SCIENCE & TECHNOLOGY

Technology of 3D cinema
Cinema — the biggest entertainment system in the world, has already been through two major revolutions. First revolution was the transition from silent to talkie, and the second was from black and white to colour. Cinema is now ready for the next major revolution: 3D (three-dimensional), i.e. movies with depth perception.

The red and blue glasses in the goggle allow only one of the projected image to enter each eye.The polarised filters allow only one of the images formed by the corresponding polarisation axis into each eye.
The red and blue glasses in the goggle
allow only one of the projected image
to enter each eye. (Image courtesy:
www.howstuffworks.com)
The polarised filters allow only one of the images formed by the corresponding polarisation axis into each eye. (Image courtesy: www.howstuffworks.com)

Anorexia changes bone structure
A new study presented at the annual meeting of the Radiological Society of North America (RSNA) showed that children and teenagers with even mild cases of anorexia, an eating disorder, exhibit abnormal bone structure.

Prof Yash Pal

Prof Yash Pal

This Universe
Prof Yash Pal
If we start an engine it can run a machine and can simultaneously generate electricity through a generator to charge batteries, which can further be utilised to run a machine and that machine can again generate electricity and so on. Can this chain power generation and utilisation go on for an unlimited period and a generation house can be built?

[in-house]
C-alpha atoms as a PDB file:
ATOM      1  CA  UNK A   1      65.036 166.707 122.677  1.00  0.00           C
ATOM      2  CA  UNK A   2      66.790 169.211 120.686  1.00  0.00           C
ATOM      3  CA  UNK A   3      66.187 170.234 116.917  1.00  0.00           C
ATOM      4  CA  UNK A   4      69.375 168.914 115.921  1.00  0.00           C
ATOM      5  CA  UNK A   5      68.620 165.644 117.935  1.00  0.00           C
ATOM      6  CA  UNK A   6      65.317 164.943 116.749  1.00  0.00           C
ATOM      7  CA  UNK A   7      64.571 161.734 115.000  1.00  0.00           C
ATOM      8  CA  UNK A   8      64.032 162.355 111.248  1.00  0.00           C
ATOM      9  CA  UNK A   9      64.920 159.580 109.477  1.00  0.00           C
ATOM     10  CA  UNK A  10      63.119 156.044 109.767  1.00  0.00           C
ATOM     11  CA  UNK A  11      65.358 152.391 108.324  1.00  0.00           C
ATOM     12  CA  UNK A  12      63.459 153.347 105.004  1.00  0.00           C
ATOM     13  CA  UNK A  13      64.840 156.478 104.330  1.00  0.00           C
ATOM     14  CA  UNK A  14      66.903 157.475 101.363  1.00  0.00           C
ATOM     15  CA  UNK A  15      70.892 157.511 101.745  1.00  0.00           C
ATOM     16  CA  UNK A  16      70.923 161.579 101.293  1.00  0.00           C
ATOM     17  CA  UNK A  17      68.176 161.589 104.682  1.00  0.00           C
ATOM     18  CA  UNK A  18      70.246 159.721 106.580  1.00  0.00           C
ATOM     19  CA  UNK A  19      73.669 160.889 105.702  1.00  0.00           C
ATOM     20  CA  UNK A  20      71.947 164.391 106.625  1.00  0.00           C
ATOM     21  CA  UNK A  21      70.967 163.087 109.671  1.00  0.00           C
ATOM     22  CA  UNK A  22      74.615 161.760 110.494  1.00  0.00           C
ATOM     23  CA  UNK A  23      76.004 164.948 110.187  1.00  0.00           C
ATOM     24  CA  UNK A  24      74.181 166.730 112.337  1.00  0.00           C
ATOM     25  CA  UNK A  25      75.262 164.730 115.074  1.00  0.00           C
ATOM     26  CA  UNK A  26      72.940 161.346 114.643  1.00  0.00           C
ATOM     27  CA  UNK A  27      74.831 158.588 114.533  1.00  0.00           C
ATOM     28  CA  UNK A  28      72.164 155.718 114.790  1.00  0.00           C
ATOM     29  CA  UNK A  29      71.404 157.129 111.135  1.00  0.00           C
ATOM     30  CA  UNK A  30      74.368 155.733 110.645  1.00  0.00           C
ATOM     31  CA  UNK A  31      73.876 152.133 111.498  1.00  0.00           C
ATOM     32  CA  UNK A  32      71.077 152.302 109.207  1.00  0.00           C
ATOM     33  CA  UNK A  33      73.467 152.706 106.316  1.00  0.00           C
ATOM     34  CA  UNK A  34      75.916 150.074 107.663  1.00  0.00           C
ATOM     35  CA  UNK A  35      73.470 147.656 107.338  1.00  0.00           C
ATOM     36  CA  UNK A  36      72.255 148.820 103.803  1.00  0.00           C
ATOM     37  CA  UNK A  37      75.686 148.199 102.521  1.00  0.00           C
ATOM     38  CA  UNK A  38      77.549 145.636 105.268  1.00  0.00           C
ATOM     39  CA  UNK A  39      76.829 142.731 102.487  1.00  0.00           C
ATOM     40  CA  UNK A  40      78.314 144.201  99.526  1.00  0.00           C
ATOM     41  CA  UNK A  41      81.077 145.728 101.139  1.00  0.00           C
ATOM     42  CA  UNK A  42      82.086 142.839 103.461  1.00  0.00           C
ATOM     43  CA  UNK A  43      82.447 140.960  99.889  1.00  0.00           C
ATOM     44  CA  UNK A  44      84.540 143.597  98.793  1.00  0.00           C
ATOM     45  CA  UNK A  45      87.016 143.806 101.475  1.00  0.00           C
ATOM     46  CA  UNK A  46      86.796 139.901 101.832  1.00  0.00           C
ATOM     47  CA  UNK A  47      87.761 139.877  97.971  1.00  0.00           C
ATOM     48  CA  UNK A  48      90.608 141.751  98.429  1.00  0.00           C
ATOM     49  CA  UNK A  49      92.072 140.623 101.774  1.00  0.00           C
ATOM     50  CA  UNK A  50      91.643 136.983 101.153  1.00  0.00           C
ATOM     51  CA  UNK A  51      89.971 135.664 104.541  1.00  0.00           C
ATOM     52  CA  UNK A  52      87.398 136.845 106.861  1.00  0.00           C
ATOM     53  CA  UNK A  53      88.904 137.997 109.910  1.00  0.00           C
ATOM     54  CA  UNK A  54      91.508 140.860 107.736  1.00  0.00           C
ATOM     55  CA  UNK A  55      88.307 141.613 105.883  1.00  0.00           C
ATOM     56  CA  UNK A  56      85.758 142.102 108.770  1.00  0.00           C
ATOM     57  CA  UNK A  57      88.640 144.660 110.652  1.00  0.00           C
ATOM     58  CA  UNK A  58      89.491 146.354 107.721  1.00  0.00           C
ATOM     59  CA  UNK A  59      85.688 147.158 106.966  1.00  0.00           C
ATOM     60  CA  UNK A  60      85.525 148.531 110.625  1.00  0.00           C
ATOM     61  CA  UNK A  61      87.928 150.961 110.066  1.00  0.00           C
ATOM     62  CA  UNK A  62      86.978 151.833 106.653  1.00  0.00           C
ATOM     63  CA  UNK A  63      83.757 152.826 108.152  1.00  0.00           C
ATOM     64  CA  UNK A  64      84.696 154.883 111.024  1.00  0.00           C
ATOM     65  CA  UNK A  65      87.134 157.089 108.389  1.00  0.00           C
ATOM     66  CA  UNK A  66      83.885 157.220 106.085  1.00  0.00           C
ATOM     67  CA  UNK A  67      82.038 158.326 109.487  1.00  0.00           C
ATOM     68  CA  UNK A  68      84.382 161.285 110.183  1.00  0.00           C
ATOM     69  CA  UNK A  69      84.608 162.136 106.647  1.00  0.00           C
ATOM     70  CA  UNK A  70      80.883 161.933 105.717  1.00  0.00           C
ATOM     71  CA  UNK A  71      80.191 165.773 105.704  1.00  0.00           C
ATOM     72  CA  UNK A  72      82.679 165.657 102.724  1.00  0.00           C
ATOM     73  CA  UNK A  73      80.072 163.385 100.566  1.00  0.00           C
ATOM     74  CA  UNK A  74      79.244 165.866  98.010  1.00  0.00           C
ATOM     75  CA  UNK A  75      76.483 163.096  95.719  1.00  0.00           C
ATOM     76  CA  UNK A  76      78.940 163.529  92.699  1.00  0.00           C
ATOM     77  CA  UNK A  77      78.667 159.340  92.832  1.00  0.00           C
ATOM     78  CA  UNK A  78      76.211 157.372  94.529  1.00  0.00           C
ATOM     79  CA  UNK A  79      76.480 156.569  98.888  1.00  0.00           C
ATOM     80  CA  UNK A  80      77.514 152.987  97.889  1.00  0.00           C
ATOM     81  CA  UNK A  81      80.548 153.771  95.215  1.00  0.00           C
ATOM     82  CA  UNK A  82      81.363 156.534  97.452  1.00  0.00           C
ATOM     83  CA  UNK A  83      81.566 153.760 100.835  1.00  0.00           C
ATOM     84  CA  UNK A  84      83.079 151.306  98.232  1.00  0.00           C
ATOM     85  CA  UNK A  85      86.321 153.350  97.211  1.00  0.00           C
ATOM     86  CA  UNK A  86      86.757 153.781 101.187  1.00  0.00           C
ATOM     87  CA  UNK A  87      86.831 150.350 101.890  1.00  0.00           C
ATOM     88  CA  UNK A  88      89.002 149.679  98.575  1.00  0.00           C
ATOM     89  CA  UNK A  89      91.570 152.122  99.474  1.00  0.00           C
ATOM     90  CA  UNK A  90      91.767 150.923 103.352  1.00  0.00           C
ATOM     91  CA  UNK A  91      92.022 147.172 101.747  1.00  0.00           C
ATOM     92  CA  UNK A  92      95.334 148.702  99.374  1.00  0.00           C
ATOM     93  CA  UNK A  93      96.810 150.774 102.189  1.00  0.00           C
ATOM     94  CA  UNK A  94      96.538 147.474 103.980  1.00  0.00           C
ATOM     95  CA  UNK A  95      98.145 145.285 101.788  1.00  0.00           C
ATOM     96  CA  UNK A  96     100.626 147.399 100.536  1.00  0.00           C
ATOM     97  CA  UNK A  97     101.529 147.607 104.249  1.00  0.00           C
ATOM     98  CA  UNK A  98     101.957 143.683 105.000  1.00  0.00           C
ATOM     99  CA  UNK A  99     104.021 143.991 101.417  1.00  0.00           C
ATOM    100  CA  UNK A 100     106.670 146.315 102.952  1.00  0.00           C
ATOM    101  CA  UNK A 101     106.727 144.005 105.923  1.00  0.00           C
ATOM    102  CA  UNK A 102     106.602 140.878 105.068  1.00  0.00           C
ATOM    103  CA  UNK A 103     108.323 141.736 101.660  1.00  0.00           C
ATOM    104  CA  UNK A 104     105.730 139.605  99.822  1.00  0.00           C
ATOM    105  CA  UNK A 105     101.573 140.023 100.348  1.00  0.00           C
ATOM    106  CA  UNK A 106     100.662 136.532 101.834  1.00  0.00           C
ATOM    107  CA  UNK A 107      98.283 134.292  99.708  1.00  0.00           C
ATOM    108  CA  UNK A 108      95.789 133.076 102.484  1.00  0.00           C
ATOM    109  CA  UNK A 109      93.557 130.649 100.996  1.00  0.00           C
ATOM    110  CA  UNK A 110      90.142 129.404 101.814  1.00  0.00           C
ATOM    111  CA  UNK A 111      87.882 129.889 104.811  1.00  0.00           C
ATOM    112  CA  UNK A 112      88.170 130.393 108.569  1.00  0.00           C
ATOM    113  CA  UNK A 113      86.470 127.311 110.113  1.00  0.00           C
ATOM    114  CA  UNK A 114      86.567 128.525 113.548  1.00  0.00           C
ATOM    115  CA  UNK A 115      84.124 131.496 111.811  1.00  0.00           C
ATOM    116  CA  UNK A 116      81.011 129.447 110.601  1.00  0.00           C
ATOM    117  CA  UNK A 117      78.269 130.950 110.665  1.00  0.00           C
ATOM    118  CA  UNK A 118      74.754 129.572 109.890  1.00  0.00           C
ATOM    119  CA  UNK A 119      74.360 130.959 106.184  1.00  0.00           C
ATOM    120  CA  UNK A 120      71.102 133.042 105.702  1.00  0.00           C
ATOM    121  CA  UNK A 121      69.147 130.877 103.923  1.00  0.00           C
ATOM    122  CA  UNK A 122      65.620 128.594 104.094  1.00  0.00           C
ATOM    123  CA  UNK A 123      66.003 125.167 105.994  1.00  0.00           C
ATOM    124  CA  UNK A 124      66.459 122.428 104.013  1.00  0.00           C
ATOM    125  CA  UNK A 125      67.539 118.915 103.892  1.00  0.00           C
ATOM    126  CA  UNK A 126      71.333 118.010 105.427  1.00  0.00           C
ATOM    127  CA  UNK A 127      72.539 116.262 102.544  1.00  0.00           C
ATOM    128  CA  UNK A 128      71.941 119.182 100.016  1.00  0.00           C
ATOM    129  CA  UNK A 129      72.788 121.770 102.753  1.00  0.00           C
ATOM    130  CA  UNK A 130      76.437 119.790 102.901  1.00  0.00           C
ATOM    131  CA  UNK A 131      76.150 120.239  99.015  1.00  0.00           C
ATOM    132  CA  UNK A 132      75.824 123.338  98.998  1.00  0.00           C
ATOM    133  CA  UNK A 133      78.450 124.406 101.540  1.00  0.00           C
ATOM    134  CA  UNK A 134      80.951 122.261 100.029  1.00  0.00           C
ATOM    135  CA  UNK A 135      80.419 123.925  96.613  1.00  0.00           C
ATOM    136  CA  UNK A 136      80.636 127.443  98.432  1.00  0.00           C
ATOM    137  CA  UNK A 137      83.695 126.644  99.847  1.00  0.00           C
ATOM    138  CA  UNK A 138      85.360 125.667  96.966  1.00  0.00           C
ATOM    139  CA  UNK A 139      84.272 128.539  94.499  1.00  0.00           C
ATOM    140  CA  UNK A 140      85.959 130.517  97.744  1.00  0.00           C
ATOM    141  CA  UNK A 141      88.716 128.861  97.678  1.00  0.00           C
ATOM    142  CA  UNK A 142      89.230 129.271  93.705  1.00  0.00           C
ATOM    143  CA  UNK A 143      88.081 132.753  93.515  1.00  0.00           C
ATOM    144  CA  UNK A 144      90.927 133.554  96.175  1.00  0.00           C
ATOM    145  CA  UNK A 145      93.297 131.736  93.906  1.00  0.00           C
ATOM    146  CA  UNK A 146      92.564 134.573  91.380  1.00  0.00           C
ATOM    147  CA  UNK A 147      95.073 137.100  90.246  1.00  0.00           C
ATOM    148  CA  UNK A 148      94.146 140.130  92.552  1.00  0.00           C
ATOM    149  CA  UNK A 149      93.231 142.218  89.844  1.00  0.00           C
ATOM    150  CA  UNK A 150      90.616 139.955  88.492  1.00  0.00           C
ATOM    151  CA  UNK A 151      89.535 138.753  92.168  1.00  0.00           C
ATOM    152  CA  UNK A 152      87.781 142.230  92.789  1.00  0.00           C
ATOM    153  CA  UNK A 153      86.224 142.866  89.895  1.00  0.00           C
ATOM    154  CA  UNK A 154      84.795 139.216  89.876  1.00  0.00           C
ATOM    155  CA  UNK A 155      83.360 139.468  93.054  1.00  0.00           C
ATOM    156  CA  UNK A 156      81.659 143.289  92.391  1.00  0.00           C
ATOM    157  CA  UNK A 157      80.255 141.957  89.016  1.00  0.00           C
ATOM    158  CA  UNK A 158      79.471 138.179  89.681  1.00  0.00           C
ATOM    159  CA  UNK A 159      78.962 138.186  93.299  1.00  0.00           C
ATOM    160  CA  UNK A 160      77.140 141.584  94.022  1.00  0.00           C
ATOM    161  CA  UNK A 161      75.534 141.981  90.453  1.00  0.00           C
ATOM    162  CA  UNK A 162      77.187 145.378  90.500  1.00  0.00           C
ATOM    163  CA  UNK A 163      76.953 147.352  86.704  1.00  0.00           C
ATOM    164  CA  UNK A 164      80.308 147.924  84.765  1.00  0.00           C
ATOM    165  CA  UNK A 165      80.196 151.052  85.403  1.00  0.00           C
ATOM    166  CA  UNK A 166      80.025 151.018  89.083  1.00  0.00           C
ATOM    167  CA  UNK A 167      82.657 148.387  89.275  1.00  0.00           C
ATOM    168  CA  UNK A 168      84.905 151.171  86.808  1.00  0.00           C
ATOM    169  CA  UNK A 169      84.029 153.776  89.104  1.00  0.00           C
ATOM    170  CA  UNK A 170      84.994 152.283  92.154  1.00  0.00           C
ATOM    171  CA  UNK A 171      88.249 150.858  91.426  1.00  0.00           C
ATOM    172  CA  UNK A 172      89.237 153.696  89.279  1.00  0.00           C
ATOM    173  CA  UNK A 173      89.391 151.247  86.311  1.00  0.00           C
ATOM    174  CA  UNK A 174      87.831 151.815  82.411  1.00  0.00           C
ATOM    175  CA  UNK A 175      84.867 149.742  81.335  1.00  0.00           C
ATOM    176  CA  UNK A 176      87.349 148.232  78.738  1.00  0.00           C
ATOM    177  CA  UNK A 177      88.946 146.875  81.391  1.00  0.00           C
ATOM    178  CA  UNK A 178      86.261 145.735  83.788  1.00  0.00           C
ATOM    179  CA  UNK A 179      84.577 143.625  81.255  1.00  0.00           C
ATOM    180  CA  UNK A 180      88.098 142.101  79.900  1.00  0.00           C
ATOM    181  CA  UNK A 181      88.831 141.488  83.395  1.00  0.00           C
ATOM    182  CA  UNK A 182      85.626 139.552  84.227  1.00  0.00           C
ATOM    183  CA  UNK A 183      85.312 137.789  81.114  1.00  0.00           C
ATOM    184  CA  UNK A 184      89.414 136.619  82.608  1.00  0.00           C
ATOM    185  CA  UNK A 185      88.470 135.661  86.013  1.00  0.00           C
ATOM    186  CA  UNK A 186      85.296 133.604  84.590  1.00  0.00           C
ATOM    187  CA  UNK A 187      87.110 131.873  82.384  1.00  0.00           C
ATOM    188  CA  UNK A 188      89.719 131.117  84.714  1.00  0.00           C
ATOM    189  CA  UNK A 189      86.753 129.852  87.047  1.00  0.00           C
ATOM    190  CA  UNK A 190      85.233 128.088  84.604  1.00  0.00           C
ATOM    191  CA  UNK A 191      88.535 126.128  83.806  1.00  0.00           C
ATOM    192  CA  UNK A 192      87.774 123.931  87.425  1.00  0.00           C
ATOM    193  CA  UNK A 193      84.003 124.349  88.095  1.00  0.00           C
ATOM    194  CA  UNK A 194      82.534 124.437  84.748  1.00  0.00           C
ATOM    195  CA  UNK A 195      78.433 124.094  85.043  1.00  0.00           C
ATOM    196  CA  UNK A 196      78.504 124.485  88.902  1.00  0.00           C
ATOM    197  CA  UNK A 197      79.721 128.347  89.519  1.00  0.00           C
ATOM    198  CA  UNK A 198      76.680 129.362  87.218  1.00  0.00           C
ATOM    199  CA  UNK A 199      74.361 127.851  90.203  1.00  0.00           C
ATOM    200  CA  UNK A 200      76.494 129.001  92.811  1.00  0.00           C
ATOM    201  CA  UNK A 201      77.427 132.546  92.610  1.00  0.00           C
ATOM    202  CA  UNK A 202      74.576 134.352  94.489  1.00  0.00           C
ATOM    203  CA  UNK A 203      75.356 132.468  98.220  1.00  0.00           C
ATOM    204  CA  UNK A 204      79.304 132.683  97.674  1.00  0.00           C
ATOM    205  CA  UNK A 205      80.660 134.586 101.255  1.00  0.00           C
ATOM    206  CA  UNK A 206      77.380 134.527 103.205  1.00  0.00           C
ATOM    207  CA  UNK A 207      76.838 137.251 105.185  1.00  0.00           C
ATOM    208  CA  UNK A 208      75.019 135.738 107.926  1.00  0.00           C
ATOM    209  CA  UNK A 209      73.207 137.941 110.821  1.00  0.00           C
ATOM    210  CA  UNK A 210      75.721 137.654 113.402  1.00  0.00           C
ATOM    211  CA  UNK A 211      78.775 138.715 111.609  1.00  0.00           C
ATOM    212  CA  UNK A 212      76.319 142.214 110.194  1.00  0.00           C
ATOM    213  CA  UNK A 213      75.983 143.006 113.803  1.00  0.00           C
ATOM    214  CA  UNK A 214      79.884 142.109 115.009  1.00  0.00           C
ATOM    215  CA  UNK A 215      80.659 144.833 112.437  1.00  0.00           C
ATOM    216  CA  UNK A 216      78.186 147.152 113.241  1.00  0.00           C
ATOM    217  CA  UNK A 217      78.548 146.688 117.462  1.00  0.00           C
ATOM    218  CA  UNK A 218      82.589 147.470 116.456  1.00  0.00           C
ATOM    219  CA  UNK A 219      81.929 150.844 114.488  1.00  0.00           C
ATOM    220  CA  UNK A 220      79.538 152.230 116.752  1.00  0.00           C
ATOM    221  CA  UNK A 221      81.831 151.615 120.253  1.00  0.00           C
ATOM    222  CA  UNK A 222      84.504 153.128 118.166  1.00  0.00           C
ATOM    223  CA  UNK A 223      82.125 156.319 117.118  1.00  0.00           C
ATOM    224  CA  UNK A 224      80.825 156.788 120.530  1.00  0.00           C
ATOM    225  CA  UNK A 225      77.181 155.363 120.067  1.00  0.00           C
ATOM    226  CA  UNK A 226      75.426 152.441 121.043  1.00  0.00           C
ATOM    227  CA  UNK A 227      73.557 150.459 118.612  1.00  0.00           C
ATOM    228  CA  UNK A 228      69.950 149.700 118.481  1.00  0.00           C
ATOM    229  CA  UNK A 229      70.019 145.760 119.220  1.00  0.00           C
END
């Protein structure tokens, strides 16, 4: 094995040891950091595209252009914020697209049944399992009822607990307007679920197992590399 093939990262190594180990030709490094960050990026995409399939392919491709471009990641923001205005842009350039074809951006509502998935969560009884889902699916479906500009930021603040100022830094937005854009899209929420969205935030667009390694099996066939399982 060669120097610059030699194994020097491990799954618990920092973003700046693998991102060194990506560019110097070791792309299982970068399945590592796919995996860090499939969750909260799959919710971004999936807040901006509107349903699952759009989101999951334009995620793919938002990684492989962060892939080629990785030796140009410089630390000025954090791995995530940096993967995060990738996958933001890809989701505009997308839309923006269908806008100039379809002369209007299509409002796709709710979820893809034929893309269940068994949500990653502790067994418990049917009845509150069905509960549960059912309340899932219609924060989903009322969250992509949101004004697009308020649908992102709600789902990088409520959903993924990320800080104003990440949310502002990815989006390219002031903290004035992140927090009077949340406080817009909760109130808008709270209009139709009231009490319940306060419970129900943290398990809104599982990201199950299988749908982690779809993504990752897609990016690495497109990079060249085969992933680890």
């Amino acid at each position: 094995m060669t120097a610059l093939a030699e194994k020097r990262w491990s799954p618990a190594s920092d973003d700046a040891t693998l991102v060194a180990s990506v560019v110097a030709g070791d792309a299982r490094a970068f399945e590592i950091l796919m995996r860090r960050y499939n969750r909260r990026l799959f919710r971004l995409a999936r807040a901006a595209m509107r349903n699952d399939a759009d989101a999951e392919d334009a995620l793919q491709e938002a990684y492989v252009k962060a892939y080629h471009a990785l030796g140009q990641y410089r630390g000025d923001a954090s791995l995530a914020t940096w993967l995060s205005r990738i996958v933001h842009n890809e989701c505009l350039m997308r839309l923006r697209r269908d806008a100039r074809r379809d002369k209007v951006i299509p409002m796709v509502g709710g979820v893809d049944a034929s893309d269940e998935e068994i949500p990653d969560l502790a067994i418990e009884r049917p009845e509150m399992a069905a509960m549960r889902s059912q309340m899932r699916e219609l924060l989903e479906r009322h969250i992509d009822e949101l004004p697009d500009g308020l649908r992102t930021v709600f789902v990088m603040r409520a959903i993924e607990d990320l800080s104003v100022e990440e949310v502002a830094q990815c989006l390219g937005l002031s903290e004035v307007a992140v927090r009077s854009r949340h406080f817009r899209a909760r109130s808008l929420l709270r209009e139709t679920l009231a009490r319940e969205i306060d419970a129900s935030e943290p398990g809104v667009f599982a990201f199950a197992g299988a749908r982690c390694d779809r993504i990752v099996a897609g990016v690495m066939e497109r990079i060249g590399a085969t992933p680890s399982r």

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Technology of 3D cinema
D. S. Chhabra

Cinema — the biggest entertainment system in the world, has already been through two major revolutions. First revolution was the transition from silent to talkie, and the second was from black and white to colour. Cinema is now ready for the next major revolution: 3D (three-dimensional), i.e. movies with depth perception.

The depth perception in a photograph, movie, or any other two-dimensional scene is created by presenting to each eye an image of a scene shot at slightly different angles, similar to the perspectives that both eyes naturally receive from an object (stereoscopic vision).

The stereoscopic vision system relies on the fact that the pupils of our eyes are spaced about 6.5 centimeters apart.

Therefore, each eye sees the object from a slightly different perspective, and our brain fuses the two images into one, creating depth perception.

Apart from providing entertainment experience, 3D technology can be used for training pilots, doctors, technicians, and soldiers.

The first generation 3D technology in which viewer has to wear special type of goggle to see the characters popping out of the screen, was invented decades ago.

Such 3D movie shows are available in a few theatres and science centres abroad as well as in some science centres in our country. Pushpa Gujral Science City (PGSC), Kapurthala is the nearest science centre to Chandigarh which projects 3D cinema shows to the public, making them aware of the technology.

The latest technology in which the viewers are not required to wear any goggle has been developed for 3D gaming on PC monitors. However, the commercialisation of this technology will take place in due course of time after receiving the positive market feedbacks.

The following are the technologies for creating and viewing 3D effects:

1. Coloured glasses

The goggle fitted with red and blue/green glasses was used in many older 3D movies.

In this system, two images are projected on the screen, one in red and the other in blue or green colour. The colored glasses in the goggle allow only one image to enter each eye, and the brain does the rest.

However, this type of goggle can not really be used for a colour movie because colors are used to provide separation between two images. So the image quality is not nearly as good as in other technology which uses goggle fitted with polarised sheet glasses.

2. Polarised glasses